Some Serious Words About Gary Coleman

It was all too easy to crack jokes at the expense of Gary Coleman when he was alive. I know. I did it. But now that he has passed away at the age of 42, I have nothing funny to say. For a time, Coleman had what appeared to be a charmed life, enjoying superstar status on television in the late 1970s and on into the 80. But his star quickly faded, his life became a series of personal problems and tragedies that played out before the watchful eye of a fickle public that loves to worship its idols as much as it loves to tear them down. This society puts so much importance on residing at the top of some pyramid, where fame, popularity and riches are the measure of a person’s worth, and millions of people dream of sitting at the top of the pyramid. They want the lauded position of public acceptance so much that they make fools of themselves on television shows hoping for a brief moment of fame and love. Well, Gary Coleman had all of that, and look what it got him. His career, his life and his tragic death have gone from cautionary tale punctuated by a series of punchlines, to an American tragedy.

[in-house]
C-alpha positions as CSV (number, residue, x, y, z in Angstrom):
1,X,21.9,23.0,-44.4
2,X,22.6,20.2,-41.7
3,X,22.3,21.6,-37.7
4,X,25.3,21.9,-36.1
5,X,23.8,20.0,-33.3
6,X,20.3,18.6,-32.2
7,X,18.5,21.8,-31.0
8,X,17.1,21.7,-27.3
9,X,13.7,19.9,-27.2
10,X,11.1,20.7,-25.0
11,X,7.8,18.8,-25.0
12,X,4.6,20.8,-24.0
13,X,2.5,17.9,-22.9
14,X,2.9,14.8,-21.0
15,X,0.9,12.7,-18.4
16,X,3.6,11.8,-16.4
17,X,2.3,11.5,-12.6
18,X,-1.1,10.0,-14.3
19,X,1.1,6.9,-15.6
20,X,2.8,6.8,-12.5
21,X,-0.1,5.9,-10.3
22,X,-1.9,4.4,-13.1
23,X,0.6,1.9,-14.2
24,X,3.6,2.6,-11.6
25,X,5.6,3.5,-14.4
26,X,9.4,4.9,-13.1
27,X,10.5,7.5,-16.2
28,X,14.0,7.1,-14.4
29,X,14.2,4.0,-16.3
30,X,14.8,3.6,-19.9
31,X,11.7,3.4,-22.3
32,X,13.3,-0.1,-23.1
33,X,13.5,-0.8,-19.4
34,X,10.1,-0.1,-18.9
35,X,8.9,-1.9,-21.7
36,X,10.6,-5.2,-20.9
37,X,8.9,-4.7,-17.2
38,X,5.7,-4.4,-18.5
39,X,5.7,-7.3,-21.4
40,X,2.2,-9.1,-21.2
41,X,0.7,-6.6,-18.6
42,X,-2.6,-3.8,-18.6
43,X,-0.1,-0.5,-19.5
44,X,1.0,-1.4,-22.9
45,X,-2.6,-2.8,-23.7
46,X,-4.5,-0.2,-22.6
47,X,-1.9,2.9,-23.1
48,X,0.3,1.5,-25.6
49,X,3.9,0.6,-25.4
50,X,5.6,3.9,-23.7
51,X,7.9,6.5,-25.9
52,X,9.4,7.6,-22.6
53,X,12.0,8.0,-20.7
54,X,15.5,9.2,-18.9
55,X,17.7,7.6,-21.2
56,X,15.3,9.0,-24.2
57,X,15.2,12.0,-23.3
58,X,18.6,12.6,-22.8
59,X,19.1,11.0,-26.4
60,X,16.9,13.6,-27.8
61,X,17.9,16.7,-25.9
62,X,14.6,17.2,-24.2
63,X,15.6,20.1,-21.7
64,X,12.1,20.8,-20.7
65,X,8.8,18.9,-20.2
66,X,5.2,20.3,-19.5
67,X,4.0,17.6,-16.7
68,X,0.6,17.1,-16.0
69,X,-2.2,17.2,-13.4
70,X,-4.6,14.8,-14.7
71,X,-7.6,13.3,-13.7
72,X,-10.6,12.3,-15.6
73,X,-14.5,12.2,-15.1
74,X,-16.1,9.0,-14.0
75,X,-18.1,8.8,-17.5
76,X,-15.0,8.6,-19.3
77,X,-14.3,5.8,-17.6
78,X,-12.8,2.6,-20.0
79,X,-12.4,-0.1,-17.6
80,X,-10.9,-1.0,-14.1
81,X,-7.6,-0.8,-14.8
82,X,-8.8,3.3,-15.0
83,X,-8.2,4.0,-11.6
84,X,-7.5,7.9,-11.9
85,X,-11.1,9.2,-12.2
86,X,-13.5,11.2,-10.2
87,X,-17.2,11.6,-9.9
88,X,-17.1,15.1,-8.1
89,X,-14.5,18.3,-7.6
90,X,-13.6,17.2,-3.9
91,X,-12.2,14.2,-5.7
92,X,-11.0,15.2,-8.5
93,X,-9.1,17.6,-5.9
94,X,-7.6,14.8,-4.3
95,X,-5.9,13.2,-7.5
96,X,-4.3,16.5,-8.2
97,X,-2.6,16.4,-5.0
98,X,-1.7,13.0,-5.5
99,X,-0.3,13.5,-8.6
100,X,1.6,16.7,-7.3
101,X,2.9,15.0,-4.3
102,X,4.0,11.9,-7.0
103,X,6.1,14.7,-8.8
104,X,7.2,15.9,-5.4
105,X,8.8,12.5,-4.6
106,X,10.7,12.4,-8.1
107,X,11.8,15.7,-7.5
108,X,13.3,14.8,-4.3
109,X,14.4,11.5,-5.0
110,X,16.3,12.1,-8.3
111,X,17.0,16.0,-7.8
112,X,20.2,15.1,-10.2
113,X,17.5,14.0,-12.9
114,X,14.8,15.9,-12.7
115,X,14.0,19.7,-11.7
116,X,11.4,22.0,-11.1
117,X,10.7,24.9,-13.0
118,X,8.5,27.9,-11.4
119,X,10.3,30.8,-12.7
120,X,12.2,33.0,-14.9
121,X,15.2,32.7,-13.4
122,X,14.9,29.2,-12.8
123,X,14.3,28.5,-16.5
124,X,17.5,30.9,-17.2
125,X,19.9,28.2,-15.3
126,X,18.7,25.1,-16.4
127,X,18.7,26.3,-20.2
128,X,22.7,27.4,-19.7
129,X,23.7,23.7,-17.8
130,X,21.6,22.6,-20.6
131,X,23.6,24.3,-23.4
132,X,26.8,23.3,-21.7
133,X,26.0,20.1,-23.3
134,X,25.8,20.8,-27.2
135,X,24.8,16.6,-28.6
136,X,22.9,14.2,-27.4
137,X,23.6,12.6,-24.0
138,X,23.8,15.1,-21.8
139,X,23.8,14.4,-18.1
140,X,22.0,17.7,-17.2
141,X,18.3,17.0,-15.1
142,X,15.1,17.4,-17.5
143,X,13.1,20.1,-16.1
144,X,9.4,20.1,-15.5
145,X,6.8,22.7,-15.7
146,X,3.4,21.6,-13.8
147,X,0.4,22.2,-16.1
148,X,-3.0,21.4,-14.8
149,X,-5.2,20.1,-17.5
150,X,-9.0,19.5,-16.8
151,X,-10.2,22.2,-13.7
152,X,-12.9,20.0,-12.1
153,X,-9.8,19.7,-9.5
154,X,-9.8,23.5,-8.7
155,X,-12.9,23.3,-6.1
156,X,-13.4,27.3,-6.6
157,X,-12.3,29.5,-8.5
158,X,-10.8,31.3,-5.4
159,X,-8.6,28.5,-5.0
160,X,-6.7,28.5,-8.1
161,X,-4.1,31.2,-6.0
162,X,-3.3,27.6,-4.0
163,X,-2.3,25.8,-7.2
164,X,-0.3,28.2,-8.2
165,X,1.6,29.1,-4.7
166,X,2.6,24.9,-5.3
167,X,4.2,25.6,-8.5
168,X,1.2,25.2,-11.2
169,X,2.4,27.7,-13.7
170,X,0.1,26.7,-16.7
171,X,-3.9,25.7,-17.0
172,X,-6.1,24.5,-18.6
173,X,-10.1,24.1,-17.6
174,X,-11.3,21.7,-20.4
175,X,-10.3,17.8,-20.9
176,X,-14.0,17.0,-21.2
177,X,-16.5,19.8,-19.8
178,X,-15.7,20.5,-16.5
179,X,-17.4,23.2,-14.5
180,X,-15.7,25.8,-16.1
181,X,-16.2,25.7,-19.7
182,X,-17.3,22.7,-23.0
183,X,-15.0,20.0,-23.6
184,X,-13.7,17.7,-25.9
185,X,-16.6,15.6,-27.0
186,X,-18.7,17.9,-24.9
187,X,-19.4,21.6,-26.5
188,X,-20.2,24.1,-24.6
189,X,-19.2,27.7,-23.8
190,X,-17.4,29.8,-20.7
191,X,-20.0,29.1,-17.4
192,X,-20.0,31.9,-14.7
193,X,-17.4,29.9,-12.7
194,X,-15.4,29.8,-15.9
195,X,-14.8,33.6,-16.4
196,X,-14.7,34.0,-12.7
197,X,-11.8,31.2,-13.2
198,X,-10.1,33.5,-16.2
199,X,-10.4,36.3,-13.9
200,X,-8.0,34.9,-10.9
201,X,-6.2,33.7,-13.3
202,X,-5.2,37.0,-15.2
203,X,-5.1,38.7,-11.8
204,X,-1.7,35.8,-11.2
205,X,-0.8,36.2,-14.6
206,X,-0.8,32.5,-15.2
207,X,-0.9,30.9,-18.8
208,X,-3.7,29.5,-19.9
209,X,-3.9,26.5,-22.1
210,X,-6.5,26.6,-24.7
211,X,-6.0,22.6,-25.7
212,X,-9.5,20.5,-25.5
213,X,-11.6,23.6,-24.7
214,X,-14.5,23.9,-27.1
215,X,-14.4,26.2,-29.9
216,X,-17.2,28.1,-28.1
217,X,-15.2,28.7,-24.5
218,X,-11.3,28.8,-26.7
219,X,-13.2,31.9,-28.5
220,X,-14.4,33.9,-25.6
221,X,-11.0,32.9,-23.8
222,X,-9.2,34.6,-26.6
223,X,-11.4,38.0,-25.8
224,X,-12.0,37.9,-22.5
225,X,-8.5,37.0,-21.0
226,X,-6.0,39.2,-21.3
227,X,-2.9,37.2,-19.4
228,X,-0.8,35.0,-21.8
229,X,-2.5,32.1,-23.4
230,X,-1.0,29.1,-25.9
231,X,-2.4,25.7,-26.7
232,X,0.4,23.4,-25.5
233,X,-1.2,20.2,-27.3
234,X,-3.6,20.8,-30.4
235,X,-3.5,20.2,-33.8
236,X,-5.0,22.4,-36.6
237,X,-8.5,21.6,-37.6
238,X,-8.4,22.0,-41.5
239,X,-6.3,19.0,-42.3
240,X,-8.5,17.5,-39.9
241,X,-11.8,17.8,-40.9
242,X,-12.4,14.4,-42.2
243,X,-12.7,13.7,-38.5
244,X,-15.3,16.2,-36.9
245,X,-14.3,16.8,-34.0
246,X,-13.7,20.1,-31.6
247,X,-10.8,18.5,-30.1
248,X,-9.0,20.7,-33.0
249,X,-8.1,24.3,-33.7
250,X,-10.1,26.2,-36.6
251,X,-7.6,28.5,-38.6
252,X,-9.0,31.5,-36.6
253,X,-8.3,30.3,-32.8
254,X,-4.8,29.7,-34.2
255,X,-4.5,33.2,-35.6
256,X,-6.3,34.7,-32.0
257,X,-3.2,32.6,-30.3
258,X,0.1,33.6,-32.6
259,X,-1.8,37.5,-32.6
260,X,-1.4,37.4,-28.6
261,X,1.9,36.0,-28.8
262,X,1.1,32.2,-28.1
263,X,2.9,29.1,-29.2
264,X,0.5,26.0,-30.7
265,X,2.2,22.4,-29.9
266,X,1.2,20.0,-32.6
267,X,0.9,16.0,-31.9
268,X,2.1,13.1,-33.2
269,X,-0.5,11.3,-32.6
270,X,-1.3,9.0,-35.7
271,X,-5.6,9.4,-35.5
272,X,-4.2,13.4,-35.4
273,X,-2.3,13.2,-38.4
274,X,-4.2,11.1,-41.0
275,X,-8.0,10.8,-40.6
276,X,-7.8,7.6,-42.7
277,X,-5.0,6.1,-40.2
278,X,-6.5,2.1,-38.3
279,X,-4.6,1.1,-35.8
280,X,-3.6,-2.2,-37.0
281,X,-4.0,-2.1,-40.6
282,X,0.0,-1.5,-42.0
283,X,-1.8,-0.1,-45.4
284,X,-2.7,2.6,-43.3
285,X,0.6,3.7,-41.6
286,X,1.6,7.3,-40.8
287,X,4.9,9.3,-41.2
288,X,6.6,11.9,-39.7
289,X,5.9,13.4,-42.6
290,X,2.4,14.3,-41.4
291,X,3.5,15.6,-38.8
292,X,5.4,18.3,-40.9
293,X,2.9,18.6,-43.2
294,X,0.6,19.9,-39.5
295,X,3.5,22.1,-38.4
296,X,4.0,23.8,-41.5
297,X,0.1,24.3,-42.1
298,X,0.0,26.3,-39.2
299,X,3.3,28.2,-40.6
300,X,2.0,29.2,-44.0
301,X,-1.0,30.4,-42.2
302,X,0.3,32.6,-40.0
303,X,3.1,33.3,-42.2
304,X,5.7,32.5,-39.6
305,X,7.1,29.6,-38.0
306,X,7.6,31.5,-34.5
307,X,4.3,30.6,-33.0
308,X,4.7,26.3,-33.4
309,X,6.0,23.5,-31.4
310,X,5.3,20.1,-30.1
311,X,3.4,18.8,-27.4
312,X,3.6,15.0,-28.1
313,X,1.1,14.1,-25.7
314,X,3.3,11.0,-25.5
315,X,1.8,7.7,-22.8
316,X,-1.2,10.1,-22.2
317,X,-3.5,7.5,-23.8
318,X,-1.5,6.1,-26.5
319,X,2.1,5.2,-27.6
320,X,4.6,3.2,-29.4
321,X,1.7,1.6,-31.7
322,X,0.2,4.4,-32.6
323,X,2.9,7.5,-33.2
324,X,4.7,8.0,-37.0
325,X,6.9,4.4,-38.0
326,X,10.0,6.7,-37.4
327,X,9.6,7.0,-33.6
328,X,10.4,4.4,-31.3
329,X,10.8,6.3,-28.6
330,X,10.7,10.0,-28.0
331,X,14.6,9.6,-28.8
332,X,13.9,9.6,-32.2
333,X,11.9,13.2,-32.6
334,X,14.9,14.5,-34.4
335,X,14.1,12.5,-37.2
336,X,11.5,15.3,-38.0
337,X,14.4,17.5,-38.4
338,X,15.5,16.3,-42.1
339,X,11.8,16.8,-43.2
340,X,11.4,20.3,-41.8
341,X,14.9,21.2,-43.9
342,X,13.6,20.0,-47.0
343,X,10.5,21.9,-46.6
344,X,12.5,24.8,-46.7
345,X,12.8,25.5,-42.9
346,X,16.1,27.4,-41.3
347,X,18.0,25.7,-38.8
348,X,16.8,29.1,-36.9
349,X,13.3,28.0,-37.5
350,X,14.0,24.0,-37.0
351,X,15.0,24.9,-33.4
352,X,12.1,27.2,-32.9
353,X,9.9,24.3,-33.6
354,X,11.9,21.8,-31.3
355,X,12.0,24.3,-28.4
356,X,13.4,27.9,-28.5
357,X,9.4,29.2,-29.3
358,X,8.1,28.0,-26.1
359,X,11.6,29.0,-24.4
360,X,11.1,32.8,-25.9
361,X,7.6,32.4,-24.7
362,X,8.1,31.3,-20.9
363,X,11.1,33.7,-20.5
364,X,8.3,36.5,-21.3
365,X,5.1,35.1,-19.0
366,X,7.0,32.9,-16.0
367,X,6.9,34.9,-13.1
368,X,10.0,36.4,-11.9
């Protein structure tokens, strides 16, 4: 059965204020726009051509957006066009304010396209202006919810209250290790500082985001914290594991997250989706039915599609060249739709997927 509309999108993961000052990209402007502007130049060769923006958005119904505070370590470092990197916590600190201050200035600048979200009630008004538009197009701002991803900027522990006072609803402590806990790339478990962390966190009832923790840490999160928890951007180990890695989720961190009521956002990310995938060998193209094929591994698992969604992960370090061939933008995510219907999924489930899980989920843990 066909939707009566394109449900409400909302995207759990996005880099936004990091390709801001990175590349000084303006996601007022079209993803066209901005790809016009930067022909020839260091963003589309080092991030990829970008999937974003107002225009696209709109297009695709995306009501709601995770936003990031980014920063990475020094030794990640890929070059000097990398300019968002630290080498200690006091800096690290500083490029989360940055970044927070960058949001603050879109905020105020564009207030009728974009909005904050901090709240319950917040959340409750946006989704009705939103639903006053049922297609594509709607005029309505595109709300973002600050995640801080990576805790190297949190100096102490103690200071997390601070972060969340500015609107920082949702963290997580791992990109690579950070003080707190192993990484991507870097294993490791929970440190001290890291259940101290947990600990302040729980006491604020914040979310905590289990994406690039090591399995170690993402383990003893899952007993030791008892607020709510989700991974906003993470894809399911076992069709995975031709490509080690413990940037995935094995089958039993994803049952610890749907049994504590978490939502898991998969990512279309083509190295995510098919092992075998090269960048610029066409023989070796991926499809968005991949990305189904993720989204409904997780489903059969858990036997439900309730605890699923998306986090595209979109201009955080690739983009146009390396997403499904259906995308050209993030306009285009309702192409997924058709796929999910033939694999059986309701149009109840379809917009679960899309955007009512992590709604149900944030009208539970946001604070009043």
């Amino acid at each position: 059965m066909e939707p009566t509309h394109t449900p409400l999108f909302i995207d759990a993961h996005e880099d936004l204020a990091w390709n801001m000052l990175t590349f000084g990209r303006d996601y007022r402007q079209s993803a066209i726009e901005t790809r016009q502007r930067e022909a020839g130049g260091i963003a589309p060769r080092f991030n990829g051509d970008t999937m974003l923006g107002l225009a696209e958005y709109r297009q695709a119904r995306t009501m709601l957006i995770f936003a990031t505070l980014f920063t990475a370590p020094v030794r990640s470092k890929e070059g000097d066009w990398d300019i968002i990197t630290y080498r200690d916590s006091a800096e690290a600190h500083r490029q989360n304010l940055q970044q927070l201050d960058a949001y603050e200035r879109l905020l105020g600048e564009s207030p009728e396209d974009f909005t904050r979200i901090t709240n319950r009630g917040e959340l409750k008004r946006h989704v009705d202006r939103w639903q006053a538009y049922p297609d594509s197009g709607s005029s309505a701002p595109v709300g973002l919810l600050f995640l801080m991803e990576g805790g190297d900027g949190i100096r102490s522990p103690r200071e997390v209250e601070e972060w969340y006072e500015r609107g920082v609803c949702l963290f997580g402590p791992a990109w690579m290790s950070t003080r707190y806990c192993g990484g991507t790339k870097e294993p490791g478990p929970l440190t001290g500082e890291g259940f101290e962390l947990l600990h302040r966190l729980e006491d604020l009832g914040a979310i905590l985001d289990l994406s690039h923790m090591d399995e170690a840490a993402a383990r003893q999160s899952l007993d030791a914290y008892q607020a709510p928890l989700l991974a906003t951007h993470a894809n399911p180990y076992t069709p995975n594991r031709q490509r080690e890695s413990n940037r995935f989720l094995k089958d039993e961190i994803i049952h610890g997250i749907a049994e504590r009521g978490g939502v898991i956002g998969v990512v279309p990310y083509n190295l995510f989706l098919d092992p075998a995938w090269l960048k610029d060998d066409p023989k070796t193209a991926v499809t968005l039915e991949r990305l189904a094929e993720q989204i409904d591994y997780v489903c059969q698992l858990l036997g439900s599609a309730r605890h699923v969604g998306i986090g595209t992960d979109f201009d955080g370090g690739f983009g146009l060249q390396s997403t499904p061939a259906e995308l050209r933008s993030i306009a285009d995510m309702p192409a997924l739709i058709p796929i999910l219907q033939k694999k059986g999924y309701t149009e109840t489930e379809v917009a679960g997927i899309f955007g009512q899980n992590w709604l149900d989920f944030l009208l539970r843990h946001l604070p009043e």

I don’t know what is more sad, that Gary Coleman lived most of his life in the shadow of what he once was—the popular term is “has been”—and probably never had a chance to live a “normal” life (whatever that is), or the fact that so many people want to be Gary Coleman. Or at least what Gary Coleman was before it all fell apart, before his parents robbed him blind, before he was forever typecast as Arnold Drummond, and before he struggled to live a life outside the watchful eye of a public waiting to see what other jokes could be cracked at his expense. But this is the other side of what it means to be famous and popular and rich. All that we have and acquire can be taken away—sometimes a bit at a time, sometimes all at once—until eventually our lives end and it’s all over in this corporal state we call life. Is fame and fortune worth it if we are robbed of our dignity, and news of our death is met with a response recalling a catch phrase from a television sitcom? I would like to think that as a society we are better than that, but we aren’t. We helped make Gary Coleman what he was, and we also helped break him. I can think of plenty of people who would not have survived as long as Gary Coleman had they endured what he endured. And in his death, the least we can do is pay respect to a fellow human being who never had the luxury of having his flaws, weaknesses and personal tragedies hidden from the public. May you rest in peace, Gary Coleman.


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